SQL Server Join Syntax: It’s Changed!

Alright so maybe that was a little misleading of a title… SQL Server join syntax changed awhile ago, when ANSI-92 joins became the norm. And Microsoft was threatening to remove it for awhile. The older outer join syntax just doesn’t work in SQL Server 2012. 

We All Knew SQL Server Joins Were Changing…

I know… I’m not really telling a lot of folks anything new here, am I? Most of us have been writing INNER JOIN and LEFT OUTER JOIN for a long while now. Not everyone got the memo though and a quick little funny story that I experienced with a client of mine is a good reminder of that But first..

Review on SQL Join Syntax Evolution

It used to be that you would just list your tables in the from clause separated by a comma and join the tables via the where clause:

SELECT A.Column1, B.Column1
FROM TableName1 AS A, TableName2 AS B
WHERE A.IDColumn = B.IDColumn

 

That joins TableName1 and TableName2 on any rows that have a match in the ID column. If we remember back to our SQL Server join 101 – that means that we are doing an inner join. The rows that satisfy the condition are returned – they have to be in each table. To get all the rows from one table regardless of whether they have a match and then return the info from other tables if they have a match, we do an outer join.. A left outer join gives us the rows in the left hand table whether there is a match or not with the rows in the right hand table. If there is a match, get get that second tables requested rows as well. If not, we get a NULL. The “old” way of doing this:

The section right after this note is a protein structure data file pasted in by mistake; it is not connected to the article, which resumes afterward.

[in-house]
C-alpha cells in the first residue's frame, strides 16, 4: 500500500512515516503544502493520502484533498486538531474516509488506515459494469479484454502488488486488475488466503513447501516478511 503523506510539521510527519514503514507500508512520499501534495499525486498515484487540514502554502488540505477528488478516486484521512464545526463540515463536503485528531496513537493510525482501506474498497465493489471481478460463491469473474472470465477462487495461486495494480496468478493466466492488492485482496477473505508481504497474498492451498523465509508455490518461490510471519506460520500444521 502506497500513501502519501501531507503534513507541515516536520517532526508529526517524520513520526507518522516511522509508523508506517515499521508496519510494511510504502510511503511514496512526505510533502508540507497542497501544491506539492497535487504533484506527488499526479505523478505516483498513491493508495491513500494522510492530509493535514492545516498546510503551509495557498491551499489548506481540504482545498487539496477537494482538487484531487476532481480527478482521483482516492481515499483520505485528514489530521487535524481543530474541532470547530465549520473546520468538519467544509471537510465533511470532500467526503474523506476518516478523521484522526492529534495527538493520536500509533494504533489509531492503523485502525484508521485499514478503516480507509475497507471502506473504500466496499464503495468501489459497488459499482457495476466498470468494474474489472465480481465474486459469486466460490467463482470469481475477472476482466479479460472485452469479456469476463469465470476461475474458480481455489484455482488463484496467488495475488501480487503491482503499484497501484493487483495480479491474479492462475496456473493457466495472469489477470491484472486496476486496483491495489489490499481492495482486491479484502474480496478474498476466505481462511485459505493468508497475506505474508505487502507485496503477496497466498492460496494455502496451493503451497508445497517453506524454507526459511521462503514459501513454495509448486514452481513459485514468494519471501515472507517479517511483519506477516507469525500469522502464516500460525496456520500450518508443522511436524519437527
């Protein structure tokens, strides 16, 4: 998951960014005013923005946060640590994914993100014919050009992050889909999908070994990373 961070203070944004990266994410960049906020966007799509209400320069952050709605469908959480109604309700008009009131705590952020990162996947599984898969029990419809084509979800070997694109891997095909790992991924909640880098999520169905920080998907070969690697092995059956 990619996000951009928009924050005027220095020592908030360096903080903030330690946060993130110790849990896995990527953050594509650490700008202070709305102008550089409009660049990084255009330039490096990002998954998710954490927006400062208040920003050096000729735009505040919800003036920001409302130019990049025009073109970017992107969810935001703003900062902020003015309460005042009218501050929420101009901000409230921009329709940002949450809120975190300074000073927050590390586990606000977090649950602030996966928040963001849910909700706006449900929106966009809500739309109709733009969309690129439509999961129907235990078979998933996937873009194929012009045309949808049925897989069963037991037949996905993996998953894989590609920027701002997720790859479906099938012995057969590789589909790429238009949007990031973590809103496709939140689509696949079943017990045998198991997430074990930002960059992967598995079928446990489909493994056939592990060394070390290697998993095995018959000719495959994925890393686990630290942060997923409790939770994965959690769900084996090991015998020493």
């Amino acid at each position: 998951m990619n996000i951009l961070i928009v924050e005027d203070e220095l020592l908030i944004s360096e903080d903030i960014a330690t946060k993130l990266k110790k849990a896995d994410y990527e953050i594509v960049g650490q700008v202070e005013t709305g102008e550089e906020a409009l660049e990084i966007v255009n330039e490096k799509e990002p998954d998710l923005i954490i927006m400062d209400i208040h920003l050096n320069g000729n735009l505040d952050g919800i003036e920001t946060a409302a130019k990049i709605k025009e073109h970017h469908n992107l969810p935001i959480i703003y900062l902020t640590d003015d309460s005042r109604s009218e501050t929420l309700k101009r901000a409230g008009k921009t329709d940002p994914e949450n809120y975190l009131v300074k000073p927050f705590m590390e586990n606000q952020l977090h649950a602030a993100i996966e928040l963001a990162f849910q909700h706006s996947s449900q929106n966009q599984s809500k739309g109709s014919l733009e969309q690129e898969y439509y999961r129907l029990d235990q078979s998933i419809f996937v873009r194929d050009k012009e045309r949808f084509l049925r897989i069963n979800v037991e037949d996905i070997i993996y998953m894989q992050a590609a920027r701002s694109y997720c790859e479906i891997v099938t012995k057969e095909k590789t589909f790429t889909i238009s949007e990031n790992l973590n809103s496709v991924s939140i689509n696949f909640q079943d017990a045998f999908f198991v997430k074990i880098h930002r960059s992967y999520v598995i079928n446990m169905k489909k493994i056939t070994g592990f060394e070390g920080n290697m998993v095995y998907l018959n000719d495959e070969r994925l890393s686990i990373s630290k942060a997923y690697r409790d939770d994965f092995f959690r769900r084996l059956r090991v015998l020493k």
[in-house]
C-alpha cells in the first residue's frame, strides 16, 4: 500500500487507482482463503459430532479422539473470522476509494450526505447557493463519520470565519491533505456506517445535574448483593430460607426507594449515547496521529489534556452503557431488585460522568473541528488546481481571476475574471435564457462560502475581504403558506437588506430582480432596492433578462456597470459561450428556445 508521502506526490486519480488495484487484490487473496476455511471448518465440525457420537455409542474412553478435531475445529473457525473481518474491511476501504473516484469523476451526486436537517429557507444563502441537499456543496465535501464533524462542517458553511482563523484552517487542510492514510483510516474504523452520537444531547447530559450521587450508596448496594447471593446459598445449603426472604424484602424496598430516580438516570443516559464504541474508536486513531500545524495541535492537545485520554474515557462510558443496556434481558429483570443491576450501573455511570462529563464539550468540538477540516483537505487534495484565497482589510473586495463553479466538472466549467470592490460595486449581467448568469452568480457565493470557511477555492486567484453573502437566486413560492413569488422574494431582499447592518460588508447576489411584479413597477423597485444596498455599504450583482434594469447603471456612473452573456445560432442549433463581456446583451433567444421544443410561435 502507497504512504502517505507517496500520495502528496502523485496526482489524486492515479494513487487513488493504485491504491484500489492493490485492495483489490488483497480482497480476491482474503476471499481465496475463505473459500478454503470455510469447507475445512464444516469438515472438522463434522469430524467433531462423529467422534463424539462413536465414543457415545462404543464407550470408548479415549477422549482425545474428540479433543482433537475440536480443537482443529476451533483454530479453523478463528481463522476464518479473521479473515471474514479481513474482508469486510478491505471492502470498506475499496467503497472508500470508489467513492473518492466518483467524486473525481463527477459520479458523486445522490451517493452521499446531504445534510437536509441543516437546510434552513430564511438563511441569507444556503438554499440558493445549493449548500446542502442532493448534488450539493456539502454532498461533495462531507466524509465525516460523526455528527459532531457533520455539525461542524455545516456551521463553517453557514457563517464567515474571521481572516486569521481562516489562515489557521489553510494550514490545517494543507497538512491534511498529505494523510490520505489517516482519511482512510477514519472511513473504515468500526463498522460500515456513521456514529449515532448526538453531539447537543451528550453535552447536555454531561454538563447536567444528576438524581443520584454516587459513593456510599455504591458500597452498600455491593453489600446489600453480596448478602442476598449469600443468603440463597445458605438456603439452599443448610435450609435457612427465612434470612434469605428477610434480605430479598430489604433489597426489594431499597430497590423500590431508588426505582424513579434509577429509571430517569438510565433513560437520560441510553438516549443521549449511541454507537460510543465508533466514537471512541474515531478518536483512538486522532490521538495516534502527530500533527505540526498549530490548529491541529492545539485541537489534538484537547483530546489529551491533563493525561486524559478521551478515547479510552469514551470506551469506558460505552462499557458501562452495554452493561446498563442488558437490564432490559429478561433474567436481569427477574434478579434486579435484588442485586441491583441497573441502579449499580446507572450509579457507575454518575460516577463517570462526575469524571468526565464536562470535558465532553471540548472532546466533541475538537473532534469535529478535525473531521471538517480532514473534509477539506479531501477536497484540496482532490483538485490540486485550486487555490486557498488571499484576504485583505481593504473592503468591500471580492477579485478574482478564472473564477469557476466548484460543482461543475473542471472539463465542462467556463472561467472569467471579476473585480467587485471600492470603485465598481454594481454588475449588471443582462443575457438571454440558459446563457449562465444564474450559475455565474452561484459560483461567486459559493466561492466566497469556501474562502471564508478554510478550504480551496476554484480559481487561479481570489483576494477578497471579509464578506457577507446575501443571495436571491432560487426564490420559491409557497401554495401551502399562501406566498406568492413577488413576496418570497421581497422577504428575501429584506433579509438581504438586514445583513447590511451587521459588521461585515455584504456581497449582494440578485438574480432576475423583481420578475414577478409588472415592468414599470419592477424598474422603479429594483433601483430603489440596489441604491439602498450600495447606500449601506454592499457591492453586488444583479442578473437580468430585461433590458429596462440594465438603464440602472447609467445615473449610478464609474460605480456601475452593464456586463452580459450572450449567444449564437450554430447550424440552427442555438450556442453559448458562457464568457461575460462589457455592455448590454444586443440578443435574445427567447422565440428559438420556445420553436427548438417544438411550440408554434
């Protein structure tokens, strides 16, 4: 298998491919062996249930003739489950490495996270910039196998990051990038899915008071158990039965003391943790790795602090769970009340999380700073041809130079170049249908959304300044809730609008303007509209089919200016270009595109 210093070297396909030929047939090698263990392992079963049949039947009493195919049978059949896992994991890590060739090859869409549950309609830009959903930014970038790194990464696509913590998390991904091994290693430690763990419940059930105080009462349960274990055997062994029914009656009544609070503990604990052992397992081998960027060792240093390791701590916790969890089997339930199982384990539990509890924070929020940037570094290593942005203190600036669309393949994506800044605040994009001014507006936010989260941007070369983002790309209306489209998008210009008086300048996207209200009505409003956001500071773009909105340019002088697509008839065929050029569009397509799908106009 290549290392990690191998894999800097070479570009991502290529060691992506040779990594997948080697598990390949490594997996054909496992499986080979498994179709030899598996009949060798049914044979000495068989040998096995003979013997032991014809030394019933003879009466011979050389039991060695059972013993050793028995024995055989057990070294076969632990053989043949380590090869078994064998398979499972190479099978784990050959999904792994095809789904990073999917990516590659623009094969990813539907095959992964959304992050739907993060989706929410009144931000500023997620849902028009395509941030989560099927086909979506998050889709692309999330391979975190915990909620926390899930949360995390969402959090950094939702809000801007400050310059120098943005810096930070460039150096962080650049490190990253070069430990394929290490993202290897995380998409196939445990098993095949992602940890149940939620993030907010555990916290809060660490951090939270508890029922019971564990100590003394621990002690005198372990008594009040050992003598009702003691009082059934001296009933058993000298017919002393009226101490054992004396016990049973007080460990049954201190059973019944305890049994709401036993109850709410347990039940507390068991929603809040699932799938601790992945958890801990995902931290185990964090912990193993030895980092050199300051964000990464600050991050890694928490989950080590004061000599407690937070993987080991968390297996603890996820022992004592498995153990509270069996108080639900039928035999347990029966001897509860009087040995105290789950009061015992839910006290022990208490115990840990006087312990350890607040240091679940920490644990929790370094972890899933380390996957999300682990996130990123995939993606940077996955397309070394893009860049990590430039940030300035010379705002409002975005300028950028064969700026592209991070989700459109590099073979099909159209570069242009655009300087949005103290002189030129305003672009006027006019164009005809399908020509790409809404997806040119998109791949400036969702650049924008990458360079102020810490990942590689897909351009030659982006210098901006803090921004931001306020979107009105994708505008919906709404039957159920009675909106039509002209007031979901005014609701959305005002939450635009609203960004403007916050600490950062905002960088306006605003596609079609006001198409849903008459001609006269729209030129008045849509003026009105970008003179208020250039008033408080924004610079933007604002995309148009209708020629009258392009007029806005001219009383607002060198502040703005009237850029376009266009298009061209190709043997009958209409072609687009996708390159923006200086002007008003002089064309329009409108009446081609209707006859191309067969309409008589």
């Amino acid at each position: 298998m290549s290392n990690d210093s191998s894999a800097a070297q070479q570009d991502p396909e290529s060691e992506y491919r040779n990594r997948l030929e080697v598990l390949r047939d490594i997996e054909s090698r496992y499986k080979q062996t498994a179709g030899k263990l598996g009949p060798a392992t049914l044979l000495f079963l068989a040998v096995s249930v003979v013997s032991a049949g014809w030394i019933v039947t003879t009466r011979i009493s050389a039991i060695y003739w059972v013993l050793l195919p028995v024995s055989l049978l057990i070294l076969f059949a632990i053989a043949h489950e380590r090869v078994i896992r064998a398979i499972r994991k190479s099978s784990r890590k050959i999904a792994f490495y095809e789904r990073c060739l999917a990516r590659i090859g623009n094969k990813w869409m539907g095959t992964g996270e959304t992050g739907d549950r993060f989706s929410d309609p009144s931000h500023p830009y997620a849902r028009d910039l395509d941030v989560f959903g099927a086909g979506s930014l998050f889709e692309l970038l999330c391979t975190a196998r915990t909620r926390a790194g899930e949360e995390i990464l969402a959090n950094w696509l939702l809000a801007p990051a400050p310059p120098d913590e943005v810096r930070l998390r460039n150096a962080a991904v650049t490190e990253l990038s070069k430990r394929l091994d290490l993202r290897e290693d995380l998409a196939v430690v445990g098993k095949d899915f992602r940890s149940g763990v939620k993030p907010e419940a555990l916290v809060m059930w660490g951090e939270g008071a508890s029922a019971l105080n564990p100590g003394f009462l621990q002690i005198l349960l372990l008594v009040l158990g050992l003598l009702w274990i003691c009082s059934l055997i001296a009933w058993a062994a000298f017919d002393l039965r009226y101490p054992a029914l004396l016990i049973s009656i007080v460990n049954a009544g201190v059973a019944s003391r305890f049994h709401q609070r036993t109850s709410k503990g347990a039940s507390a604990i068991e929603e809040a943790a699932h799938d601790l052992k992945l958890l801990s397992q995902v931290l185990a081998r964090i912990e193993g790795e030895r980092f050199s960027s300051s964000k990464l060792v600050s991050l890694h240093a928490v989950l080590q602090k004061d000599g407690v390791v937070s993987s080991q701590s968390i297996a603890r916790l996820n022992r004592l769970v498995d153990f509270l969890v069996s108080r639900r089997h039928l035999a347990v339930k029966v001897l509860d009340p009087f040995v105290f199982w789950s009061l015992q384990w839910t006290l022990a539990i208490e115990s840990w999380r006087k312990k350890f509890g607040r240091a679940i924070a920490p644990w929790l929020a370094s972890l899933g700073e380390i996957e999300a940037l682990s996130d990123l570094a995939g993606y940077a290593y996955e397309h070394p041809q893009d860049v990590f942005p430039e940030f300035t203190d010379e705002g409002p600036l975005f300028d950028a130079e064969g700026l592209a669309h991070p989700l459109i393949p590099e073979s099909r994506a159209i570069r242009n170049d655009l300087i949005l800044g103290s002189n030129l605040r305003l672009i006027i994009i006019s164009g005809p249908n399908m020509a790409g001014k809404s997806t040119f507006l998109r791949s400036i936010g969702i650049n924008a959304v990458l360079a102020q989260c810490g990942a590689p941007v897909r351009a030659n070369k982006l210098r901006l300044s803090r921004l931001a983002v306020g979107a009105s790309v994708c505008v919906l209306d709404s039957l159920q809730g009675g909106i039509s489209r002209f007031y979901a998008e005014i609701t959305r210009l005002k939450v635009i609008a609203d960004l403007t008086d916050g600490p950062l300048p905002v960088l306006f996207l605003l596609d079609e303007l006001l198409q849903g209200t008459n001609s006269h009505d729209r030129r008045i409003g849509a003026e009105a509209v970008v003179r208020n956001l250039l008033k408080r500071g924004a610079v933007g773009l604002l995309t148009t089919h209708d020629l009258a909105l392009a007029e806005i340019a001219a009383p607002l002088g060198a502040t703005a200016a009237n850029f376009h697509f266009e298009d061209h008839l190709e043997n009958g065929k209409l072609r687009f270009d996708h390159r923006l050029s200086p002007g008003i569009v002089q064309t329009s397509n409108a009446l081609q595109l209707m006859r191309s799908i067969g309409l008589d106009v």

SELECT A.Column1, B.Column1
FROM TableName1 AS A, TableName2 AS B
WHERE A.IDColumn *= B.IDColumn

 

When the ANSI-92 standard came out, the “JOIN” word was added to the lexicon and it eventually started circulating through the database products out there. Instead of a *= or += in a WHERE clause, you use the right word and just tell your DBMS what you are joining on via the ON clause.. The two examples above respectively become:

SELECT A.Column1, B.Column1
FROM TableName1 AS A
INNER JOIN TableName2 AS B
ON A.IDColumn *= B.IDColumn

AND

SELECT A.Column1, B.Column1
FROM TableName1 AS A
LEFT OUTER JOIN TableName2 AS B
ON A.IDColumn *= B.IDColumn

 

Alright… So I probably just bored 95% of you reading this because you either already knew about this change or never even knew about the “old way” of doing joins. You can still do your inner joins this way (I don’t recommend it for the reasons below) but you cannot do your outer joins this way in SQL Server 2012.

A Story About Joins…

I don’t share this to poke fun at anyone. It is a real story that happened to a real client of mine and a real DBA at a real client of theirs. No names or industries will be shared here. It is humorous, and it may be one of the funniest exchanges I’ve been a part of this year on the job. (It was only funny because it was very quickly rectified and no reports were harmed in the process)..

So.. I had a client I’ve helped a couple times with some consulting work. Great customer. Great product and service. They host for the vast majority of their clients and offer their product as a service. A couple customers, though, self host. I was engaged by them to help with some SQL tuning and a sanity check to help their product perform the best it could. During the process of that check, I noticed they occasionally used some of the older style outer joins that were deprecated and soon wouldn’t be supported. I included that on a list of some things to work through. It wasn’t the most critical, but I told them it affected readability of their code and the support of that syntax was waning. They agreed to fix that stuff and did end up fixing almost all instances of it, but they hadn’t done a thorough test on 2012 yet so they had a couple here or there they left hanging around..